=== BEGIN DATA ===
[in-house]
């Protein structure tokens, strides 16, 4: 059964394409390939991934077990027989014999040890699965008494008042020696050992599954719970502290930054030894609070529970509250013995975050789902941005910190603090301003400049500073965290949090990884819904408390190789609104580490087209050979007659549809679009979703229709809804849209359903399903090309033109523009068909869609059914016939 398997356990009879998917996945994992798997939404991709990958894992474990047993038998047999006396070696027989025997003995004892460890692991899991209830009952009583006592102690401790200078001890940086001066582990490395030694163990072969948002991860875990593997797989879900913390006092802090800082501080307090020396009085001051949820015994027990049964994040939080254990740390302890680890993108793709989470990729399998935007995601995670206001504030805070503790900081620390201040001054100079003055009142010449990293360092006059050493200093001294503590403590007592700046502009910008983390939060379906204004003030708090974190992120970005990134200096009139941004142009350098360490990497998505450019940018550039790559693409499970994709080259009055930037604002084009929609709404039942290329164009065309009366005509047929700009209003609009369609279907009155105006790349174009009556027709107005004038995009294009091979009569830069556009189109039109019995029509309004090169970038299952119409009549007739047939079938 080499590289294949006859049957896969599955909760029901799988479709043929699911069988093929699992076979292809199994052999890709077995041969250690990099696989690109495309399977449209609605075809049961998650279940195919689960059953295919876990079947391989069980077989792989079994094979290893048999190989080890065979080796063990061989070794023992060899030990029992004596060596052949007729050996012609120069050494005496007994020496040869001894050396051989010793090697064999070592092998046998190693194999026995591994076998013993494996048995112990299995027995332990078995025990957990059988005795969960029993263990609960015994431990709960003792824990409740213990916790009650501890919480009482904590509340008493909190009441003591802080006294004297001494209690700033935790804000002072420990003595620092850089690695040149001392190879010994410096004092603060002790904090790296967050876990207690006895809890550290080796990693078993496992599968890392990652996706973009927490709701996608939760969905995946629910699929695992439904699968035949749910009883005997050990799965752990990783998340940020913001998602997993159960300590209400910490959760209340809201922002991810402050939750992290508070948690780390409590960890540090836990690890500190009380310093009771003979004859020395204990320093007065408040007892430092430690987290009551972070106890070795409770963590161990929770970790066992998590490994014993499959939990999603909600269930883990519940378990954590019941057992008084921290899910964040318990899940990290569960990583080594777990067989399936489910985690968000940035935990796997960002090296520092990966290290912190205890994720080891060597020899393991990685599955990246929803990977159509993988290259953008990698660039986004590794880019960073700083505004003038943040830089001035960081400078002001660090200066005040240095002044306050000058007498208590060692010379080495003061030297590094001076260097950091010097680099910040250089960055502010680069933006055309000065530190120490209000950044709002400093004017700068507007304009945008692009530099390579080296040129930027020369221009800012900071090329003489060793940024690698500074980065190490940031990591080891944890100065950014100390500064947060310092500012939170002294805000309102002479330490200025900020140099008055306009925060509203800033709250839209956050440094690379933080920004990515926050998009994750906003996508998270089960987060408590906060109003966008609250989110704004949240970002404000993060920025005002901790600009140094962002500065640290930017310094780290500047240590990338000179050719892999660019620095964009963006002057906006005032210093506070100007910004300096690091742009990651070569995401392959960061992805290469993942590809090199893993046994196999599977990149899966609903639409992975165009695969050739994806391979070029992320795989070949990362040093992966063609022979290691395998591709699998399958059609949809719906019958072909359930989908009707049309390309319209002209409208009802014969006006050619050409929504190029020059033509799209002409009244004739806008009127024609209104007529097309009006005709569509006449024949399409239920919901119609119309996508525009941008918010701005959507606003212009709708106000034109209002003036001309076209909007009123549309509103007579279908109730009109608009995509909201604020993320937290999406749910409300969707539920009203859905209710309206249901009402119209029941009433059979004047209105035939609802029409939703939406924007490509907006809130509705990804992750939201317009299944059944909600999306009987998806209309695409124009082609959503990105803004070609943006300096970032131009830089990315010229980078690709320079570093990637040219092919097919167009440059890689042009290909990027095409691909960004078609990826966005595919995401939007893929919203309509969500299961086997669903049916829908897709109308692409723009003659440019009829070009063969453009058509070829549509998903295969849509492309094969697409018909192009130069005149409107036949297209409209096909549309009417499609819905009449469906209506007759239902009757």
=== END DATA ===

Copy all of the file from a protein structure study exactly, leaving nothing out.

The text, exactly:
[in-house]
């Protein structure tokens, strides 16, 4: 059964394409390939991934077990027989014999040890699965008494008042020696050992599954719970502290930054030894609070529970509250013995975050789902941005910190603090301003400049500073965290949090990884819904408390190789609104580490087209050979007659549809679009979703229709809804849209359903399903090309033109523009068909869609059914016939 398997356990009879998917996945994992798997939404991709990958894992474990047993038998047999006396070696027989025997003995004892460890692991899991209830009952009583006592102690401790200078001890940086001066582990490395030694163990072969948002991860875990593997797989879900913390006092802090800082501080307090020396009085001051949820015994027990049964994040939080254990740390302890680890993108793709989470990729399998935007995601995670206001504030805070503790900081620390201040001054100079003055009142010449990293360092006059050493200093001294503590403590007592700046502009910008983390939060379906204004003030708090974190992120970005990134200096009139941004142009350098360490990497998505450019940018550039790559693409499970994709080259009055930037604002084009929609709404039942290329164009065309009366005509047929700009209003609009369609279907009155105006790349174009009556027709107005004038995009294009091979009569830069556009189109039109019995029509309004090169970038299952119409009549007739047939079938 080499590289294949006859049957896969599955909760029901799988479709043929699911069988093929699992076979292809199994052999890709077995041969250690990099696989690109495309399977449209609605075809049961998650279940195919689960059953295919876990079947391989069980077989792989079994094979290893048999190989080890065979080796063990061989070794023992060899030990029992004596060596052949007729050996012609120069050494005496007994020496040869001894050396051989010793090697064999070592092998046998190693194999026995591994076998013993494996048995112990299995027995332990078995025990957990059988005795969960029993263990609960015994431990709960003792824990409740213990916790009650501890919480009482904590509340008493909190009441003591802080006294004297001494209690700033935790804000002072420990003595620092850089690695040149001392190879010994410096004092603060002790904090790296967050876990207690006895809890550290080796990693078993496992599968890392990652996706973009927490709701996608939760969905995946629910699929695992439904699968035949749910009883005997050990799965752990990783998340940020913001998602997993159960300590209400910490959760209340809201922002991810402050939750992290508070948690780390409590960890540090836990690890500190009380310093009771003979004859020395204990320093007065408040007892430092430690987290009551972070106890070795409770963590161990929770970790066992998590490994014993499959939990999603909600269930883990519940378990954590019941057992008084921290899910964040318990899940990290569960990583080594777990067989399936489910985690968000940035935990796997960002090296520092990966290290912190205890994720080891060597020899393991990685599955990246929803990977159509993988290259953008990698660039986004590794880019960073700083505004003038943040830089001035960081400078002001660090200066005040240095002044306050000058007498208590060692010379080495003061030297590094001076260097950091010097680099910040250089960055502010680069933006055309000065530190120490209000950044709002400093004017700068507007304009945008692009530099390579080296040129930027020369221009800012900071090329003489060793940024690698500074980065190490940031990591080891944890100065950014100390500064947060310092500012939170002294805000309102002479330490200025900020140099008055306009925060509203800033709250839209956050440094690379933080920004990515926050998009994750906003996508998270089960987060408590906060109003966008609250989110704004949240970002404000993060920025005002901790600009140094962002500065640290930017310094780290500047240590990338000179050719892999660019620095964009963006002057906006005032210093506070100007910004300096690091742009990651070569995401392959960061992805290469993942590809090199893993046994196999599977990149899966609903639409992975165009695969050739994806391979070029992320795989070949990362040093992966063609022979290691395998591709699998399958059609949809719906019958072909359930989908009707049309390309319209002209409208009802014969006006050619050409929504190029020059033509799209002409009244004739806008009127024609209104007529097309009006005709569509006449024949399409239920919901119609119309996508525009941008918010701005959507606003212009709708106000034109209002003036001309076209909007009123549309509103007579279908109730009109608009995509909201604020993320937290999406749910409300969707539920009203859905209710309206249901009402119209029941009433059979004047209105035939609802029409939703939406924007490509907006809130509705990804992750939201317009299944059944909600999306009987998806209309695409124009082609959503990105803004070609943006300096970032131009830089990315010229980078690709320079570093990637040219092919097919167009440059890689042009290909990027095409691909960004078609990826966005595919995401939007893929919203309509969500299961086997669903049916829908897709109308692409723009003659440019009829070009063969453009058509070829549509998903295969849509492309094969697409018909192009130069005149409107036949297209409209096909549309009417499609819905009449469906209506007759239902009757």